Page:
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Reposted from the Youth Coalition on Internet Governance Blog.
Below is the formal report from Workshop 92, Challenging Myths about Young People and the Internet, organised by, and including, many members of the Youth Coalition on Internet Governance at this years IGF meeting in Nairobi. You can find tweets about the meeting here. For the Youth Coalition on Internet Governance, challenging the myths outlined below, and creating a stronger, clearer and more positive dialogue on the Internet for youth is a key goal.
Claims about youth are central to many Internet Governance discussions. However, many of the claims made about youth and the Internet are based on myth and misperception rather than on reality.
Myths come in a variety of forms. Some are compelling, but mistaken claims: intuitively plausible, but not backed by evidence and research. Others are based on stereotypes or distorted media coverage given to issues. Other myths are propagated by those with vested interests or particular agendas, seeking to secure support for their cause by making exaggerated claims.
Workshop 92 provided a space for constructive dialogue about how we should understand claims made about young people in Internet Governance. Contributions from ten panellists and the floor addressed a wide range of myths or misunderstandings about young people and technology: highlighting where we need to think more deeply before making Internet policy based upon generalisations about children, young people and young adults.
This report looks at the myths in turn, before reporting some general points from discussion at the end. The Youth Coalition on Internet Governance will continue to develop a resource based on these myths to offer as an input for future IGF sessions.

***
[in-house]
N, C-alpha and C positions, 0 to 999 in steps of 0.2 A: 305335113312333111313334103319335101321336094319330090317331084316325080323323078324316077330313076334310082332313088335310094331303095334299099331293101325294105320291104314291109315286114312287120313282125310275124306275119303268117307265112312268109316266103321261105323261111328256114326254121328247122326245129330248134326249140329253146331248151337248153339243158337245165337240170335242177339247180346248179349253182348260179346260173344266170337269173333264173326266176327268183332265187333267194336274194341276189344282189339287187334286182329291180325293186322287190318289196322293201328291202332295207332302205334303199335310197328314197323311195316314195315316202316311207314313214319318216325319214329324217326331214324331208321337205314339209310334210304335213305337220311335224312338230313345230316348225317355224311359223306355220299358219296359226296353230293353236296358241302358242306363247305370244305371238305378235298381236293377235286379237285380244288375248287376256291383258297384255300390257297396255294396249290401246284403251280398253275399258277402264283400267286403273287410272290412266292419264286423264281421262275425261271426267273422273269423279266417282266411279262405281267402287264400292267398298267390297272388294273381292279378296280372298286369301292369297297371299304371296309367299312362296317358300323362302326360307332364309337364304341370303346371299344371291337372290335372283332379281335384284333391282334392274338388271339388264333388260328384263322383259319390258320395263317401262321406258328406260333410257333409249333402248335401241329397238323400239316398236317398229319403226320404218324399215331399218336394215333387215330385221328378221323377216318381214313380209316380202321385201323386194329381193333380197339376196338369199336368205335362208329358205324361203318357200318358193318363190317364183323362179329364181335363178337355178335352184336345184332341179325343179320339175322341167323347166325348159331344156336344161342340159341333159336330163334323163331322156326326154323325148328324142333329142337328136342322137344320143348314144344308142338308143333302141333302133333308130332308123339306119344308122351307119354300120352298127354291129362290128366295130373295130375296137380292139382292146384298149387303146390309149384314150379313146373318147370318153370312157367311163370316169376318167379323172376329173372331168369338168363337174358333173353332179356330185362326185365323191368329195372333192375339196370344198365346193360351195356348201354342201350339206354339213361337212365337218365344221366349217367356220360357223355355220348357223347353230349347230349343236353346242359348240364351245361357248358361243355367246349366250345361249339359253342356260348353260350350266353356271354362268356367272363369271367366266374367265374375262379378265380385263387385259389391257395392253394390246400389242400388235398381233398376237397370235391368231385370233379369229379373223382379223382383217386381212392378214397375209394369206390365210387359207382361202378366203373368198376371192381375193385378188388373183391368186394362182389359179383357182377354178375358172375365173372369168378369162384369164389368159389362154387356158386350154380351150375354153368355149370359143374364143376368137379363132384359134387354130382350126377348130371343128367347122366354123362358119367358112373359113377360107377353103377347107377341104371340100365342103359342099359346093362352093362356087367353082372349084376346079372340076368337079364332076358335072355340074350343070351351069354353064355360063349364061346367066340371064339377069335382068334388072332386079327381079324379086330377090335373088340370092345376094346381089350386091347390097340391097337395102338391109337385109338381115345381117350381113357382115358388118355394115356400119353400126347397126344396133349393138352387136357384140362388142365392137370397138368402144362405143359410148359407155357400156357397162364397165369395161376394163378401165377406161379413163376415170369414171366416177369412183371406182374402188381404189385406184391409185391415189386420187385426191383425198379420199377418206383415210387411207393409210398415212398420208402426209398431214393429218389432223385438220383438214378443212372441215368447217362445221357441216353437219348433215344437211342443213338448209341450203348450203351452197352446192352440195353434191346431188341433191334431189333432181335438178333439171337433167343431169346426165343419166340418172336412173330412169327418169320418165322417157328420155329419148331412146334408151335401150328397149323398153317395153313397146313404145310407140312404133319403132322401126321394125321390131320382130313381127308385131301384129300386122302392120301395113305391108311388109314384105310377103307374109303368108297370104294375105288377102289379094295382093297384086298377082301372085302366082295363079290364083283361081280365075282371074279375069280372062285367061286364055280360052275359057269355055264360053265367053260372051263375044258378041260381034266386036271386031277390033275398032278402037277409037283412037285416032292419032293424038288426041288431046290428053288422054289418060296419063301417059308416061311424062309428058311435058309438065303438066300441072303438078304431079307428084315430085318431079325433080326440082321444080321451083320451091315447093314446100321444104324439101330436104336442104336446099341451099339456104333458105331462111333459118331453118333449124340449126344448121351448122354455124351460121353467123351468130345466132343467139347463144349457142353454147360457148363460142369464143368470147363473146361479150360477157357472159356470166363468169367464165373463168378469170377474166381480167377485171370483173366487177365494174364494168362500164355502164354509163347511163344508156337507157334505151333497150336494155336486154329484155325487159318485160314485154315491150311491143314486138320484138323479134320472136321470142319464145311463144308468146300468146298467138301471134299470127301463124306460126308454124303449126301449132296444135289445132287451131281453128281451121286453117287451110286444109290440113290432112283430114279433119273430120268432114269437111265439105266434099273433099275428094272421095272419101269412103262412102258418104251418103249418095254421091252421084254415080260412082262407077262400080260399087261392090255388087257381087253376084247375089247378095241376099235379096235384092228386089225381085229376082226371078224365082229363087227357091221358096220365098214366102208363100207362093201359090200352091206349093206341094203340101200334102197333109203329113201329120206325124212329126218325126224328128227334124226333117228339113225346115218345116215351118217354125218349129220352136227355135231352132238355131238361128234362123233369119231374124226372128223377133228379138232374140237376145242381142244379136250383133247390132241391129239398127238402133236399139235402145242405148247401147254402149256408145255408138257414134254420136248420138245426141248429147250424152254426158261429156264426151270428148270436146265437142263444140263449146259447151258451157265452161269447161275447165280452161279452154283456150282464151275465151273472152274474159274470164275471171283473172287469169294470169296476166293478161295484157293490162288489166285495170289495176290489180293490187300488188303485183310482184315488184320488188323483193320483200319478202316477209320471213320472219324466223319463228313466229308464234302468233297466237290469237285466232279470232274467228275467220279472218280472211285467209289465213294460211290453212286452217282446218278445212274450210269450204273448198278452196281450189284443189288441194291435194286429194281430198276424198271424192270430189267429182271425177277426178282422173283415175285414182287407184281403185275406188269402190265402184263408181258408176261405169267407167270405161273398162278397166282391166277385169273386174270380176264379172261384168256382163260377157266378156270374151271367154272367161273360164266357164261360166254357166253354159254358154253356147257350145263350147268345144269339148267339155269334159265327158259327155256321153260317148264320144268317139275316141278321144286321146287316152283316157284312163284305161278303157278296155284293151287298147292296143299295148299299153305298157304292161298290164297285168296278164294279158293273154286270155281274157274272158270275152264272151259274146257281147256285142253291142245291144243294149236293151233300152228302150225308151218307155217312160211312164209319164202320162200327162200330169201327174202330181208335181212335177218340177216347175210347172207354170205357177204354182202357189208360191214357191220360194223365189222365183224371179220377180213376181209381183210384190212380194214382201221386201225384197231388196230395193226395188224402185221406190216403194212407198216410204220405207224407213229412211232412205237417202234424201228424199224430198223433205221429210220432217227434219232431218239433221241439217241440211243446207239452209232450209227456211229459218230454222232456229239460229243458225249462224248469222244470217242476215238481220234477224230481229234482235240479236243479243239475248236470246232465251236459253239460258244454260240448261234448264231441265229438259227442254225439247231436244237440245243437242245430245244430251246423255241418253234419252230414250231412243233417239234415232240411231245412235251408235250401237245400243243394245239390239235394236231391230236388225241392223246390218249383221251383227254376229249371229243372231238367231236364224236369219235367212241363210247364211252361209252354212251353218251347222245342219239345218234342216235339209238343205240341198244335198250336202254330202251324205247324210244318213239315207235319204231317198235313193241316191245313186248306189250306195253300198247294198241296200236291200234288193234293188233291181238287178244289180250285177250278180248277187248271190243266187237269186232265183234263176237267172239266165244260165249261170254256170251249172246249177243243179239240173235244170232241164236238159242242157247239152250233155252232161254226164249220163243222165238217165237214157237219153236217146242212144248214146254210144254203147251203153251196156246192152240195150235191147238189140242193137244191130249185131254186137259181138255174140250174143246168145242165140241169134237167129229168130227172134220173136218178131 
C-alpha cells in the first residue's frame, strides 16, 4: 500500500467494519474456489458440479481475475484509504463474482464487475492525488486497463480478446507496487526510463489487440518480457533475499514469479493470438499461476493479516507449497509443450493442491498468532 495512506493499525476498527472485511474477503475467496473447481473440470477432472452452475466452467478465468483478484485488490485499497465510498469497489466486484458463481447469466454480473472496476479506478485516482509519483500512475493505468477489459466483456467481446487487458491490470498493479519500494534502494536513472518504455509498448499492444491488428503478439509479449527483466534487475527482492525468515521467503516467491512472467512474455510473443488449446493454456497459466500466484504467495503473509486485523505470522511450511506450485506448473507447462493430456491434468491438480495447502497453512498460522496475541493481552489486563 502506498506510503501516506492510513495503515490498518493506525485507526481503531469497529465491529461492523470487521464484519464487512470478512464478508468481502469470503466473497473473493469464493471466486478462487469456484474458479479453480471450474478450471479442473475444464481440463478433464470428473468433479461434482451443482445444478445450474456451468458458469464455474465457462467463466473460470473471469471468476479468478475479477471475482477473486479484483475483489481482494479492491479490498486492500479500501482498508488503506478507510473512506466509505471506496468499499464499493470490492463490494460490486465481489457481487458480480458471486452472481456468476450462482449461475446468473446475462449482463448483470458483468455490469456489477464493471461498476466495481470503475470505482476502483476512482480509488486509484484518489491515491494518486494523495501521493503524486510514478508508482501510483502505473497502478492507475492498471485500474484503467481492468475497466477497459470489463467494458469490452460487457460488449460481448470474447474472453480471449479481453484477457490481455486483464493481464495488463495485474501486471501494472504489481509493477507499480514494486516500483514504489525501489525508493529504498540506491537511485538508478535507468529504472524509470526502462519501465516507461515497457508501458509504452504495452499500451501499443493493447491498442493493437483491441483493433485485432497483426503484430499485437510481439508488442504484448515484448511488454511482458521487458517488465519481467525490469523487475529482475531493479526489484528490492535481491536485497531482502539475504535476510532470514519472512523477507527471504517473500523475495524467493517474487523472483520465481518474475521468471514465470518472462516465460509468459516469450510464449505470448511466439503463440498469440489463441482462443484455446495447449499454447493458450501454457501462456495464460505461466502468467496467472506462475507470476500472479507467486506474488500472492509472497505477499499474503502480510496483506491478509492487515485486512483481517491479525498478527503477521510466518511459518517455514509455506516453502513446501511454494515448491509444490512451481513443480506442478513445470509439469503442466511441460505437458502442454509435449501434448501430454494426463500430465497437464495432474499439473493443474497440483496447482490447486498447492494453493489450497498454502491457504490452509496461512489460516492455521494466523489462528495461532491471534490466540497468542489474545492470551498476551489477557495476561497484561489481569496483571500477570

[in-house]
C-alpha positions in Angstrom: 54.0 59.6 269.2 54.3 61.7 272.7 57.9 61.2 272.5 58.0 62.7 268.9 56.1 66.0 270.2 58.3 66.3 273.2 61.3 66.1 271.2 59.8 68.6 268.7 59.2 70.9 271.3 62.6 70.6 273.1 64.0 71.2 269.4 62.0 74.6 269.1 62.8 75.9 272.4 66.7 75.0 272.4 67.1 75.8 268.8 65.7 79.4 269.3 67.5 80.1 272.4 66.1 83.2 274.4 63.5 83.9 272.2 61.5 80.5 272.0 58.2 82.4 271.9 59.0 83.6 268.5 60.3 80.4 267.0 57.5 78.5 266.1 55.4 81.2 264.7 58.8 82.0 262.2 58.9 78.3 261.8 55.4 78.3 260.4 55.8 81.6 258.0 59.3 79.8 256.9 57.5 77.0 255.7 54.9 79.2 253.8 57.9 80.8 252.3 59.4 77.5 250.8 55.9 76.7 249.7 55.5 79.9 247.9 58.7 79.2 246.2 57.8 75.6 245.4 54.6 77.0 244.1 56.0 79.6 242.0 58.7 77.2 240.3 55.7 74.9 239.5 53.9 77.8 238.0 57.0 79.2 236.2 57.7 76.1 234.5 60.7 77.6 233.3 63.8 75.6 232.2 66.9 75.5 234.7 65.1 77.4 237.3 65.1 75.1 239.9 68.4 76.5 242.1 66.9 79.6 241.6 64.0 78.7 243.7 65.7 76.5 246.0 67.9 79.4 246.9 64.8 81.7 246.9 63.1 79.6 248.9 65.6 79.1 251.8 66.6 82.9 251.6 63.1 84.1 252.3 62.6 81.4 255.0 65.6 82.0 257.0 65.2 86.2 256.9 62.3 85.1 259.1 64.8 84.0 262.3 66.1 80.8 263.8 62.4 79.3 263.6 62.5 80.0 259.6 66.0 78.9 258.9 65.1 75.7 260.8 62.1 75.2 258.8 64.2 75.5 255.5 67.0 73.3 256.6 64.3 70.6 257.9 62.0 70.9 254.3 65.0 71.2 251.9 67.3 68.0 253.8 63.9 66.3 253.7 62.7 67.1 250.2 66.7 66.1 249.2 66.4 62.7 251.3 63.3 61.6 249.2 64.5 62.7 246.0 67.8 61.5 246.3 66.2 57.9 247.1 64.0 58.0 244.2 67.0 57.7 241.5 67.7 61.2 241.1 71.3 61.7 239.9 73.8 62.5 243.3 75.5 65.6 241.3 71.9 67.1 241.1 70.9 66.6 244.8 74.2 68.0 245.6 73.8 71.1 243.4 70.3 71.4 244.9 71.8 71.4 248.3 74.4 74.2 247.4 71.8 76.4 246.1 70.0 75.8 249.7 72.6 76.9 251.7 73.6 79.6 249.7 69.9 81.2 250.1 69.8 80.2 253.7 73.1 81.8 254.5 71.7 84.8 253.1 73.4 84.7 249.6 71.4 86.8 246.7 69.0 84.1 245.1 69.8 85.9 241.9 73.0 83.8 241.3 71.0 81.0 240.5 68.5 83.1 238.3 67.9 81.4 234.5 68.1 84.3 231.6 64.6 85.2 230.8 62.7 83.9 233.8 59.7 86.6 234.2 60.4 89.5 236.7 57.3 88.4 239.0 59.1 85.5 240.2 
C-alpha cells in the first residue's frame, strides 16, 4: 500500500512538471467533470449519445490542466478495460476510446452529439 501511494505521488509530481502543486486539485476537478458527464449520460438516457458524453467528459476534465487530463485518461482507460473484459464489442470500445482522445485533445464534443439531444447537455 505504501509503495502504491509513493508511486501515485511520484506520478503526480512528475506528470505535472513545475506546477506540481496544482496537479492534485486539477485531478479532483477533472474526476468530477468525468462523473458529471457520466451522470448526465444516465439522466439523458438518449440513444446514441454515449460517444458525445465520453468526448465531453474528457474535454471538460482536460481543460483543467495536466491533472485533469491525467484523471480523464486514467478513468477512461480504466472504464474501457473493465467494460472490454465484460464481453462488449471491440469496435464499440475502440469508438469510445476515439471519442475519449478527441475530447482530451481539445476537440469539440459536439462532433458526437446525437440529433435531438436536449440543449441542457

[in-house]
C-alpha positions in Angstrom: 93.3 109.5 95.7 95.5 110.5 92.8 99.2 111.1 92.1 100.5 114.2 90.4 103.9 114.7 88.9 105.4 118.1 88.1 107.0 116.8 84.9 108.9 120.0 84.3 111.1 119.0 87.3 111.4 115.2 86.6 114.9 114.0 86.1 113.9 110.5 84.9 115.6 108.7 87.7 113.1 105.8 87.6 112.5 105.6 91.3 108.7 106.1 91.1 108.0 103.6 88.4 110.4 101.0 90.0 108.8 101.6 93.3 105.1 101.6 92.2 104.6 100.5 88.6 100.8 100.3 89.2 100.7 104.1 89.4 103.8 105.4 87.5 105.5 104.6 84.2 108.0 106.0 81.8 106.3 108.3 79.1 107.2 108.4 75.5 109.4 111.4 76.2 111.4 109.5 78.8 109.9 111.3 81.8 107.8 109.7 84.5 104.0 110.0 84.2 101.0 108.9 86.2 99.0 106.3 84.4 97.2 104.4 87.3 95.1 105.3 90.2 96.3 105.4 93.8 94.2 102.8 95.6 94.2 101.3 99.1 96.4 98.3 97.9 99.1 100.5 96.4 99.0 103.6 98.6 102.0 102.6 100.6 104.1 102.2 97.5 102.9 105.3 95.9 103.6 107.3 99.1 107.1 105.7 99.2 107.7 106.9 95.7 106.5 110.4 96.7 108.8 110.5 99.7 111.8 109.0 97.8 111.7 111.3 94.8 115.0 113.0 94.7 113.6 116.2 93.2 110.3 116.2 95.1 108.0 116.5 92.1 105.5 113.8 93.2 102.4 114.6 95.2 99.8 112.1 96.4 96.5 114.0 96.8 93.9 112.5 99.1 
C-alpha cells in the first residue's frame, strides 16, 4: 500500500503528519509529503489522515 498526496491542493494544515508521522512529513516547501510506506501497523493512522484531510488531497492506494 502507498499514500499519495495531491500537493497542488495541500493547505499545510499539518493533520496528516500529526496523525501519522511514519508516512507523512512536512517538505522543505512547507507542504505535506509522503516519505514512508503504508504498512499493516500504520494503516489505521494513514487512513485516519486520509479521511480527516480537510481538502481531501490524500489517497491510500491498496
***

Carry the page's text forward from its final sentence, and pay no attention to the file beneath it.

Myth: Young people are either digital natives, or digitally naive (Sheba Mohammid)
Our descriptions of youth and technology are frequently polarised with youth described as opposite extremes: either as digital natives, with ubiquitous understanding of technology, or digitally naive, and in need of protection. This can lead to technology projects ignoring the need to do work on pedagogical systems and educating youth; or it can lead to responses that perceive only the need for control and protection of young people online.
There is limited dialogue between those who describe youth as ‘natives’ and those who focus on youth ‘naivete’. The tendency to pigeonhole young people into one category or the other prevents us from developing a deeper understanding of diverse youth experiences of networked media, and how individuals can have different experiences at different times and in different spaces.
Talking about ‘digital natives’ or ‘digital naivete’ may have intuitive and rhetorical appeal – but whenever speakers use these phrases, they gloss over the reality of young people’s online lives and can lead to unhelpful policy responses. The following myths explore in more detail the subtleties that we need to bring to our discussions.
Myth: The Internet is a dangerous, dangerous place (Alannah Travers)
“There are dangers online, as in the real world, but that doesn’t mean it’s inherently bad, or only dangerous and never good.”